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Possible Visualization of a Superfluid Vortex Loop Attached to an Oscillating Beam

Authors
  • Zemma, E.1
  • Tsubota, M.2
  • Luzuriaga, J.
  • 1 Centro Atómico Bariloche, CNEA, Inst. Balseiro UNC, CONICET, San Carlos de Bariloche, 8400, Argentina , San Carlos de Bariloche (Argentina)
  • 2 Osaka City University, Department of Physics, Osaka, 558-8585, Japan , Osaka (Japan)
Type
Published Article
Journal
Journal of Low Temperature Physics
Publisher
Springer US
Publication Date
Feb 24, 2015
Volume
179
Issue
5-6
Pages
310–319
Identifiers
DOI: 10.1007/s10909-015-1282-1
Source
Springer Nature
Keywords
License
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Abstract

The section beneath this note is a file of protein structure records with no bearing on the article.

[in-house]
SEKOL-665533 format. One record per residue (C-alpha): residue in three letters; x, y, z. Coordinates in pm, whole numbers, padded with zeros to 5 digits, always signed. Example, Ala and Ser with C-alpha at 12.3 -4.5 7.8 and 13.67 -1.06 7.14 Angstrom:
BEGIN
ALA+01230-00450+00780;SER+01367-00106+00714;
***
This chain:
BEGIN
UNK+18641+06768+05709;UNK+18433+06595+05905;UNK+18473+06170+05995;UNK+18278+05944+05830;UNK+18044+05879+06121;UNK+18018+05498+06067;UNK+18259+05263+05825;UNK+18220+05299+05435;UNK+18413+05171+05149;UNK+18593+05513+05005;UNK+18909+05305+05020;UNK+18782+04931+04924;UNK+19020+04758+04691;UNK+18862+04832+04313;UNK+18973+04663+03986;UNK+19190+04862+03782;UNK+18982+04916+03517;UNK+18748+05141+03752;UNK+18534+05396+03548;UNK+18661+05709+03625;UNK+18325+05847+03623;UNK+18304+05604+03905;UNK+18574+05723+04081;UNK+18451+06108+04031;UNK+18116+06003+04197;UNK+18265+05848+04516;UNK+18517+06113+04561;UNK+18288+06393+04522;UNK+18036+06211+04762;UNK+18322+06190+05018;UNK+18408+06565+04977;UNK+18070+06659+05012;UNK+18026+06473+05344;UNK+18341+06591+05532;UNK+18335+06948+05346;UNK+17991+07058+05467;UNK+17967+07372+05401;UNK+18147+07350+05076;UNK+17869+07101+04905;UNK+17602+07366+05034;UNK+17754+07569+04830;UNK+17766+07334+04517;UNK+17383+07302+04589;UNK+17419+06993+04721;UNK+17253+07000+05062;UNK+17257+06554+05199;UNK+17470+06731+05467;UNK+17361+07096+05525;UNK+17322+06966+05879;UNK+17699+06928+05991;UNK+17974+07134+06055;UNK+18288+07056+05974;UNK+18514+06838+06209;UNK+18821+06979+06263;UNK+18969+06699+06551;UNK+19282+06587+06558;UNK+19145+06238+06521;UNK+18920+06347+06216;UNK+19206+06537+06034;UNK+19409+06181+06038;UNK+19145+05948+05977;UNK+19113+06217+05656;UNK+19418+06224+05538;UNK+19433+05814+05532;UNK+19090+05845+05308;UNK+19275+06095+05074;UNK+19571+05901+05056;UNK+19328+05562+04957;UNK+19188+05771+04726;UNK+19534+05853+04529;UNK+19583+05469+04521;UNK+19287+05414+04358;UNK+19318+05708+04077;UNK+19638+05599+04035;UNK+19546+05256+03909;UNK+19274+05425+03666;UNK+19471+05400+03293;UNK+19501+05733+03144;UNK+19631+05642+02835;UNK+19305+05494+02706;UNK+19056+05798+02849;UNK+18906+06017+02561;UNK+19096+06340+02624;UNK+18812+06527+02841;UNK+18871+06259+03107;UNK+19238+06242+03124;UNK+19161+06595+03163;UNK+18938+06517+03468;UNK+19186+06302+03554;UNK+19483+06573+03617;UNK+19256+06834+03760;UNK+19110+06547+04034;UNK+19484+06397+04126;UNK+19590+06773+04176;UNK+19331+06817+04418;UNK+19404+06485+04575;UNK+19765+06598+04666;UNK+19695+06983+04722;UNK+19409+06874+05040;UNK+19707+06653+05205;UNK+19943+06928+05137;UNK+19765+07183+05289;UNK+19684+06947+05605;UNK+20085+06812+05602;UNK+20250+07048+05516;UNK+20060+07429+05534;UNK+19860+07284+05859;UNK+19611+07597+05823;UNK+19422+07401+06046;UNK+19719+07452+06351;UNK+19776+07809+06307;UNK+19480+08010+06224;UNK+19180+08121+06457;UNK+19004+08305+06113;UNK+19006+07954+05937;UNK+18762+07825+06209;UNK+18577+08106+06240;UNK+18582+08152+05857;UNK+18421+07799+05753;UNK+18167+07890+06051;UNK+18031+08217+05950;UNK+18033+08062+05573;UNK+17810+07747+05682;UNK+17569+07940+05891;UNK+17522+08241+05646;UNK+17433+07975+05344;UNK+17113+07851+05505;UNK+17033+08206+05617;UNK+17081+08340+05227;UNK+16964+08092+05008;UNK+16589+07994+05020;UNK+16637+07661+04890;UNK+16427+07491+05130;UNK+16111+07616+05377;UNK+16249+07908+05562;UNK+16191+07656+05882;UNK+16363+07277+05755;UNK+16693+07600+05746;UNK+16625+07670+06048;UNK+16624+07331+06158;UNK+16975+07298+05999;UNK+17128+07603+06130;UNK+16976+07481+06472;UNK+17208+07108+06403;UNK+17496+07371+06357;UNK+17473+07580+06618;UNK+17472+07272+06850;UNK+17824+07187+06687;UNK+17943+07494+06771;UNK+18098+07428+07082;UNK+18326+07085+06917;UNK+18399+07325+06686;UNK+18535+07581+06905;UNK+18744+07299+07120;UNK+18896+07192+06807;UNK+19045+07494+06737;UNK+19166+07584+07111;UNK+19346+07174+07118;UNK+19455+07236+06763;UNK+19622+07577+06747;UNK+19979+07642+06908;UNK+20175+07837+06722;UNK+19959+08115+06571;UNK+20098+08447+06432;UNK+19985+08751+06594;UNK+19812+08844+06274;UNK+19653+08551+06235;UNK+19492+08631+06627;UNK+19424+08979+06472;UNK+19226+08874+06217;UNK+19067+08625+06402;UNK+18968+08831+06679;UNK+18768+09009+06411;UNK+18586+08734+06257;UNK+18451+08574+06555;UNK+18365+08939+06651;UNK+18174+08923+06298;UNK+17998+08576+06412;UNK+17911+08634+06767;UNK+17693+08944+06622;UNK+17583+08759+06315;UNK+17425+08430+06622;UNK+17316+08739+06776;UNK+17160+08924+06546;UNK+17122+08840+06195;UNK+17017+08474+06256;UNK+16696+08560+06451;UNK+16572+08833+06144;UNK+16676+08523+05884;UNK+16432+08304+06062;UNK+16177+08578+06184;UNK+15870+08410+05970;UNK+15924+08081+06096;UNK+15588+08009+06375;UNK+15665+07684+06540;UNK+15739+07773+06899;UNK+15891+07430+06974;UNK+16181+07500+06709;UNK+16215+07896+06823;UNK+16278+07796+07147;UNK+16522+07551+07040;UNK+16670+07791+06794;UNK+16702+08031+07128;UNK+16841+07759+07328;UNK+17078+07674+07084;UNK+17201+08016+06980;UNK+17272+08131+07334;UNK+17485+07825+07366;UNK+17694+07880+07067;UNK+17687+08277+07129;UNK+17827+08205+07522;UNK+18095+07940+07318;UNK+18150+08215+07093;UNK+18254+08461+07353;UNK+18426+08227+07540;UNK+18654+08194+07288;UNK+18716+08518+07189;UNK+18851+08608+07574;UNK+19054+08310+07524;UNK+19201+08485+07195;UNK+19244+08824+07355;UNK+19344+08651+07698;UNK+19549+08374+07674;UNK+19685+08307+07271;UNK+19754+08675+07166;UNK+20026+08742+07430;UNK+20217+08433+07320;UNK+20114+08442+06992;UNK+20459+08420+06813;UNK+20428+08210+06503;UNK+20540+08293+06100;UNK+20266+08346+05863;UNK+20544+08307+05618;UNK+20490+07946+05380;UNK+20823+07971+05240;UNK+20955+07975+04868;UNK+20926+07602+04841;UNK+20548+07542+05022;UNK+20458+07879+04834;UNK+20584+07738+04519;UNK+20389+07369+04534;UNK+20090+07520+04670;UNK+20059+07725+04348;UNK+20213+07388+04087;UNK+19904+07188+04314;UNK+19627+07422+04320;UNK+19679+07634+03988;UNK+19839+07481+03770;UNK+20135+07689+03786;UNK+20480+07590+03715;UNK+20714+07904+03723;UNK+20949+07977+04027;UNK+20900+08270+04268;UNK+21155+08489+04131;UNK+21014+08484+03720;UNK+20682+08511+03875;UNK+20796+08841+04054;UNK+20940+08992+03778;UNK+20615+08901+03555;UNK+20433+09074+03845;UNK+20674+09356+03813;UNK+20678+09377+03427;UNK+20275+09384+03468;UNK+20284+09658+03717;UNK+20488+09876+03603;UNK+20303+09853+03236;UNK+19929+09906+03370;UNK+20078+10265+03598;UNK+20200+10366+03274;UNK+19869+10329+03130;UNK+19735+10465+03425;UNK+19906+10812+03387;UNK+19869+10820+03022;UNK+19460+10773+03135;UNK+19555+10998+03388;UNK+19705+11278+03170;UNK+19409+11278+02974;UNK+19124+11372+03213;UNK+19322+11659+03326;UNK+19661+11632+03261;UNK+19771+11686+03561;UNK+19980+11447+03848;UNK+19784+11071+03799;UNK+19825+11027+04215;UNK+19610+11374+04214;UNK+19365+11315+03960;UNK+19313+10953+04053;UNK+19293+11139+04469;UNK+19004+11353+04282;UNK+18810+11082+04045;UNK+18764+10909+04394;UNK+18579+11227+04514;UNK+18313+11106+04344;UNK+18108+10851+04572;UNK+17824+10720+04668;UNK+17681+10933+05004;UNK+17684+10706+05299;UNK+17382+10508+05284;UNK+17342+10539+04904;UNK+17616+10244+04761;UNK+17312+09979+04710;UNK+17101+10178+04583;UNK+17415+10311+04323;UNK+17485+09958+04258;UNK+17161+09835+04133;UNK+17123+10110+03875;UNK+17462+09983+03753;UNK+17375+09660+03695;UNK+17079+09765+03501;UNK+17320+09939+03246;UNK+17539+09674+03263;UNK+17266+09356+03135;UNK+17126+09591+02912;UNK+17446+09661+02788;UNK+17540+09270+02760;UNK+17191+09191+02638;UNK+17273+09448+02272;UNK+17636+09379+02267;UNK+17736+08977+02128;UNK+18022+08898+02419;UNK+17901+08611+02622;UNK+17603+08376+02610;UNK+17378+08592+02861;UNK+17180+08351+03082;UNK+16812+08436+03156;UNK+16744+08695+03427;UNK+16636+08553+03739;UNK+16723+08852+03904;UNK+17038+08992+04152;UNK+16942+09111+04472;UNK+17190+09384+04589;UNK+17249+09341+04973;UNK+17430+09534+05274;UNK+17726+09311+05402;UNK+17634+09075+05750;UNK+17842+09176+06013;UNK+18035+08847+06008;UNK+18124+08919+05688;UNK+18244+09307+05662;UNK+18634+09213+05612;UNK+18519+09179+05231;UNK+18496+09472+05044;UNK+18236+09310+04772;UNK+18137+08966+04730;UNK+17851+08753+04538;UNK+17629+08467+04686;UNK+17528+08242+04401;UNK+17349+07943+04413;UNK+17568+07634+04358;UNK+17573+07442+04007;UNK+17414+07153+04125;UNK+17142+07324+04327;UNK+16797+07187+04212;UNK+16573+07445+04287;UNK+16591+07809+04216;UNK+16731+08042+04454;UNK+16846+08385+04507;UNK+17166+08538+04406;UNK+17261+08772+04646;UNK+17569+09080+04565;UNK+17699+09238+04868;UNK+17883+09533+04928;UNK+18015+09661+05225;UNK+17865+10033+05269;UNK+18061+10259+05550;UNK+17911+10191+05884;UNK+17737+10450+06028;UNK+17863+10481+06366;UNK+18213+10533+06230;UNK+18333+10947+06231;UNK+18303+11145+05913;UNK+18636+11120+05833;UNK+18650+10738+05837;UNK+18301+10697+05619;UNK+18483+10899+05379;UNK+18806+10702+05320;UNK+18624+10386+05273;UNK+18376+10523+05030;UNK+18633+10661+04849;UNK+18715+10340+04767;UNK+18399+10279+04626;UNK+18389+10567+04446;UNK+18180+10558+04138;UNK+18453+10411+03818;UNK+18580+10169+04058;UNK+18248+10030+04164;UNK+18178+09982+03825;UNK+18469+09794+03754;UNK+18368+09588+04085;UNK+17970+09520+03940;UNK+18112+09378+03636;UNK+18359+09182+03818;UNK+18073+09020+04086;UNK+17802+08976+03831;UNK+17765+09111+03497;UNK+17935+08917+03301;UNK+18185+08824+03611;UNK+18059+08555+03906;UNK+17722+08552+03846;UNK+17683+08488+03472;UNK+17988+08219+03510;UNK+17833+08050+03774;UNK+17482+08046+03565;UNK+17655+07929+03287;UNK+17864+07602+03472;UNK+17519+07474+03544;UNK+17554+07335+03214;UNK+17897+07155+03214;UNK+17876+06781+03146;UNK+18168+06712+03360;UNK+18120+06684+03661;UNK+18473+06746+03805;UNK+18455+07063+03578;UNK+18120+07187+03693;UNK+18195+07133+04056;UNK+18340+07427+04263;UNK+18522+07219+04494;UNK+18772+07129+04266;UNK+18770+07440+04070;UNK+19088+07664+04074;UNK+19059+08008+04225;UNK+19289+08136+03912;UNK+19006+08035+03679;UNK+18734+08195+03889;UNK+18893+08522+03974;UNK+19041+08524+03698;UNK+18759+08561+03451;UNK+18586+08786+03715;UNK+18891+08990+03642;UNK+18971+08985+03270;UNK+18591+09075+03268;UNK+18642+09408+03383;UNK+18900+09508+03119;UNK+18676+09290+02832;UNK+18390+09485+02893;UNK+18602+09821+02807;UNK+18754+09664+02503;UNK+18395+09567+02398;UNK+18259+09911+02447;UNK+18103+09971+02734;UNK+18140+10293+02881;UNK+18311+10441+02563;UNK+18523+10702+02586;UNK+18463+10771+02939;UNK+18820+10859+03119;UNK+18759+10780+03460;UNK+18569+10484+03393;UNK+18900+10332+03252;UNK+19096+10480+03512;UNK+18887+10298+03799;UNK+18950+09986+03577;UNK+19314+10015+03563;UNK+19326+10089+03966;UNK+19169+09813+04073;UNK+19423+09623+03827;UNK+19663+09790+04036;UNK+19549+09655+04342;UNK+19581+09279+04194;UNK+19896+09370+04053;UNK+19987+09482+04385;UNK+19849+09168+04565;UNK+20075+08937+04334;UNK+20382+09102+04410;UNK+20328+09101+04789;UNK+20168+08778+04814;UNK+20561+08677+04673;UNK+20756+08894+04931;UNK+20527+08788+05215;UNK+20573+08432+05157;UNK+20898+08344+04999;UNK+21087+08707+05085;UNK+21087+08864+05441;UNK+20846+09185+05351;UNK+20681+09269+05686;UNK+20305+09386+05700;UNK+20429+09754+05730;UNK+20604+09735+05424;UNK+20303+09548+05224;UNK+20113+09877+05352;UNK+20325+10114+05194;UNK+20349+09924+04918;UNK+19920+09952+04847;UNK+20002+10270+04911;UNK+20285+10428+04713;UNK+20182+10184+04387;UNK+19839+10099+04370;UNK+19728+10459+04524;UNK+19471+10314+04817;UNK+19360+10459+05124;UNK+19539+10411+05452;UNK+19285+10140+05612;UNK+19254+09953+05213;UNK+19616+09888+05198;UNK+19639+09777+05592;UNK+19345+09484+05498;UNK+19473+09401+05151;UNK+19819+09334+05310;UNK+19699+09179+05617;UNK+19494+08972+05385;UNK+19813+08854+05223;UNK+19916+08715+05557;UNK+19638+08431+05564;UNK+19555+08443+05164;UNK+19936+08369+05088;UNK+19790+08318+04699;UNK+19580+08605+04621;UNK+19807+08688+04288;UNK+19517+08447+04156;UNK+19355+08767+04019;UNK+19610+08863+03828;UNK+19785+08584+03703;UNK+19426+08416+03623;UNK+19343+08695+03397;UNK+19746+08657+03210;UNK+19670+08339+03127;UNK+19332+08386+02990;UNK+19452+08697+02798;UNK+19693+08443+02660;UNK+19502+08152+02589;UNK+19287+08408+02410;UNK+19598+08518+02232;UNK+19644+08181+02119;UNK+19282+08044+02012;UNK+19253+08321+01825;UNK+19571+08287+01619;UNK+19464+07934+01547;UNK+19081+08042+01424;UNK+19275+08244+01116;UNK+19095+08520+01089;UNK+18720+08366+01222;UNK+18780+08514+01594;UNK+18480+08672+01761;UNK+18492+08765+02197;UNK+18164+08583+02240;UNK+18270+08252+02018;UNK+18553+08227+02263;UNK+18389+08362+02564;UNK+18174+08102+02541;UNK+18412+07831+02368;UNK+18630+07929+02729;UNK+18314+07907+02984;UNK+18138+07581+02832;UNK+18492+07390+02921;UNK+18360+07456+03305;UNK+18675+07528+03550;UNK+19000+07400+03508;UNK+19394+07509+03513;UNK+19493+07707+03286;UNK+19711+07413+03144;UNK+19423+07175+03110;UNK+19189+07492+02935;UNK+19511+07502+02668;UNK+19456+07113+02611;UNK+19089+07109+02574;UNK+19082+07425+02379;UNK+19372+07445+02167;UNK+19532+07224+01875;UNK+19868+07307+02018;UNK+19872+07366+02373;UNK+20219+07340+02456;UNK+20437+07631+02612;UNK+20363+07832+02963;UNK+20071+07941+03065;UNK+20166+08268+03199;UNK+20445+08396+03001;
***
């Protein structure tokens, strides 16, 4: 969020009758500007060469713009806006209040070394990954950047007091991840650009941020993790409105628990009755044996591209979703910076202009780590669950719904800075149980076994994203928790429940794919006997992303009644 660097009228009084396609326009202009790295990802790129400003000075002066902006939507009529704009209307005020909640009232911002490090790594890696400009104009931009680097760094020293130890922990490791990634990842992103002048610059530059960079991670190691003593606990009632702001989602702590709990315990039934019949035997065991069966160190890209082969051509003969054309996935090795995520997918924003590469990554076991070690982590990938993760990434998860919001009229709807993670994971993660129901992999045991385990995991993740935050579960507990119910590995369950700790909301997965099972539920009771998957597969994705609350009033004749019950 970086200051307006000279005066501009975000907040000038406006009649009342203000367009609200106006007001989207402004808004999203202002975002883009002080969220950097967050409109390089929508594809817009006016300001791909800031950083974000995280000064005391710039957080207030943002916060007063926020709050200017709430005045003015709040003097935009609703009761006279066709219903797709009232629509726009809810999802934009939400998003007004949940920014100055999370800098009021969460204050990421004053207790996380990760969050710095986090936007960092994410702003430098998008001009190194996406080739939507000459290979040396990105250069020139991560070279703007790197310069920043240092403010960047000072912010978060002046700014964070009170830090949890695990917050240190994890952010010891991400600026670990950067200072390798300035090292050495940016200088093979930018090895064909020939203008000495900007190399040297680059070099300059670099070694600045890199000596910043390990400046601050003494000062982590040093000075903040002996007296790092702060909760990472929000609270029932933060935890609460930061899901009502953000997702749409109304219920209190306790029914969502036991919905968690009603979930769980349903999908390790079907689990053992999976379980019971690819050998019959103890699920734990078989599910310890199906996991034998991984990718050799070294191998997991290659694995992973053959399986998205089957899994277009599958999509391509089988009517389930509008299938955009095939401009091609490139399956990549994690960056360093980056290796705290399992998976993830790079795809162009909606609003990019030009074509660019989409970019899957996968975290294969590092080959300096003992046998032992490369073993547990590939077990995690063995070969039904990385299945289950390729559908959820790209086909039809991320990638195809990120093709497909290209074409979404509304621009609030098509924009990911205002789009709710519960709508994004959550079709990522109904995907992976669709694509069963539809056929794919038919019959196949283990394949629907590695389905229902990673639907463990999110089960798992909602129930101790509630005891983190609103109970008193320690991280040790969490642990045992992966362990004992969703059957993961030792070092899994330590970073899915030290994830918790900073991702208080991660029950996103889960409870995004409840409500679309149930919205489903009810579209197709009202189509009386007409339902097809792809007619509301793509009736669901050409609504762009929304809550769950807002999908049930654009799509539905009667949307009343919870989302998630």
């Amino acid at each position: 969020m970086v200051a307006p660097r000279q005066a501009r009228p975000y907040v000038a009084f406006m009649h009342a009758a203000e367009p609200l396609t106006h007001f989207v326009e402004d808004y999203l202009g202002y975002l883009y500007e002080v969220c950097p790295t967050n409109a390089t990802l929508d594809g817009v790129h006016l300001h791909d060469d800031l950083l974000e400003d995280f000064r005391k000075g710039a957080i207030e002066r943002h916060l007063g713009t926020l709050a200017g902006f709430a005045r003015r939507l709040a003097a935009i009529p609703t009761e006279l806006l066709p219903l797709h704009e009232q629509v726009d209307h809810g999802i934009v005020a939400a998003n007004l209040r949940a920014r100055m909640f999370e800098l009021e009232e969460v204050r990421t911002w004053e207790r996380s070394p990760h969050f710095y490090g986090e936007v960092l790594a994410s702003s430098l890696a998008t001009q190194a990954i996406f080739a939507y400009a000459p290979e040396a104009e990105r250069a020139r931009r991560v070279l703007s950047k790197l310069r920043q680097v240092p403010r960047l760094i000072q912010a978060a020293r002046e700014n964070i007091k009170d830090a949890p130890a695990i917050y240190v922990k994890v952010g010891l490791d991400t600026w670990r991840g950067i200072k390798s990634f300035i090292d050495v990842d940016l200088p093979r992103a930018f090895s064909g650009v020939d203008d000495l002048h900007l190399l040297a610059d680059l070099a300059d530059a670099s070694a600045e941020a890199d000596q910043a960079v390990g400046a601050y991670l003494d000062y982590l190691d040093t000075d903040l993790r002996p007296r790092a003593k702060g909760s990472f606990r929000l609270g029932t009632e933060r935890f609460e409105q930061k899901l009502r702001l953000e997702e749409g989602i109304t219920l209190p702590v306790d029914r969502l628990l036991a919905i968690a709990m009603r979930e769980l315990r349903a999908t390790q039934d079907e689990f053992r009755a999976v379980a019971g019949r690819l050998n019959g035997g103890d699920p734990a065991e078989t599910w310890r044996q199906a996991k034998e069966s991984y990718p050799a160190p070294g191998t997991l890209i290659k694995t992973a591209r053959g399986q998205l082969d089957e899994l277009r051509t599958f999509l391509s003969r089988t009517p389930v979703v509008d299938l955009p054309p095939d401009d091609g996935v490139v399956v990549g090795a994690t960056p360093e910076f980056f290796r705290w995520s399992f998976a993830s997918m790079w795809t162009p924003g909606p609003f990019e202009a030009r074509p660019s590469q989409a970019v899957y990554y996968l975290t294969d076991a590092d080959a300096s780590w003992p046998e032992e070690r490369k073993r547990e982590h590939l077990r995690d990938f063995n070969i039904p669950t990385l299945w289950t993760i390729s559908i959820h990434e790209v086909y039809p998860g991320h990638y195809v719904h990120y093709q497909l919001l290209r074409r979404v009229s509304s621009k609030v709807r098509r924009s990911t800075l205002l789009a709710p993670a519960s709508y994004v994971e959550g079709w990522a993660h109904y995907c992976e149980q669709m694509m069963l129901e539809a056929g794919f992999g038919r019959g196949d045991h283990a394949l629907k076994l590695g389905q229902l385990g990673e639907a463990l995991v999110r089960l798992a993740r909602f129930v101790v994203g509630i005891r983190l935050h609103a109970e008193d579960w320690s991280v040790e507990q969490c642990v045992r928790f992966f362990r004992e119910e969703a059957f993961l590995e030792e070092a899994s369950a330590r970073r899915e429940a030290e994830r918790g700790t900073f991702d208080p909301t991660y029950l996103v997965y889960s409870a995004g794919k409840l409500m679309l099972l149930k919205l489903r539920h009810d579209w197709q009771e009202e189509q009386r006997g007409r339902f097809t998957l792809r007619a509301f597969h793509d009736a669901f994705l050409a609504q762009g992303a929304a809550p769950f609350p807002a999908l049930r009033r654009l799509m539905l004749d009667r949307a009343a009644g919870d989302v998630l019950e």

Visualization using tracer particles is a relatively new tool available for the study of superfluid turbulence and flow, which is applied here to oscillating objects submerged in the liquid. We report observations of a structure seen in videos taken from outside a cryostat filled with superfluid helium at 2 K, which is possibly a vortex loop attached to an oscillator. The feature, which has the shape of an incomplete arch, is visualized due to the presence of solid H2\documentclass[12pt]{minimal} \usepackage{amsmath} \usepackage{wasysym} \usepackage{amsfonts} \usepackage{amssymb} \usepackage{amsbsy} \usepackage{mathrsfs} \usepackage{upgreek} \setlength{\oddsidemargin}{-69pt} \begin{document}$$\mathrm{H}_2$$\end{document} tracer particles and is attached to a beam oscillating at 38 Hz in the liquid. It has been recorded in videos taken at 240 frames per second, fast enough to take ∼6\documentclass[12pt]{minimal} \usepackage{amsmath} \usepackage{wasysym} \usepackage{amsfonts} \usepackage{amssymb} \usepackage{amsbsy} \usepackage{mathrsfs} \usepackage{upgreek} \setlength{\oddsidemargin}{-69pt} \begin{document}$${\sim }6$$\end{document} images per period. This makes it possible to follow the structure, and to see that it is not rigid. It moves with respect to the oscillator, and its displacement is in phase with the velocity of the moving beam. Analyzing the motion, we come to the conclusion that we may be observing a superfluid vortex attached to the beam and decorated by the hydrogen particles. An alternative model, considering a solid hydrogen filament, has also been analyzed, but the observed phase between the movement of the beam and the filamentary structure is better explained by the superfluid vortex hypothesis.

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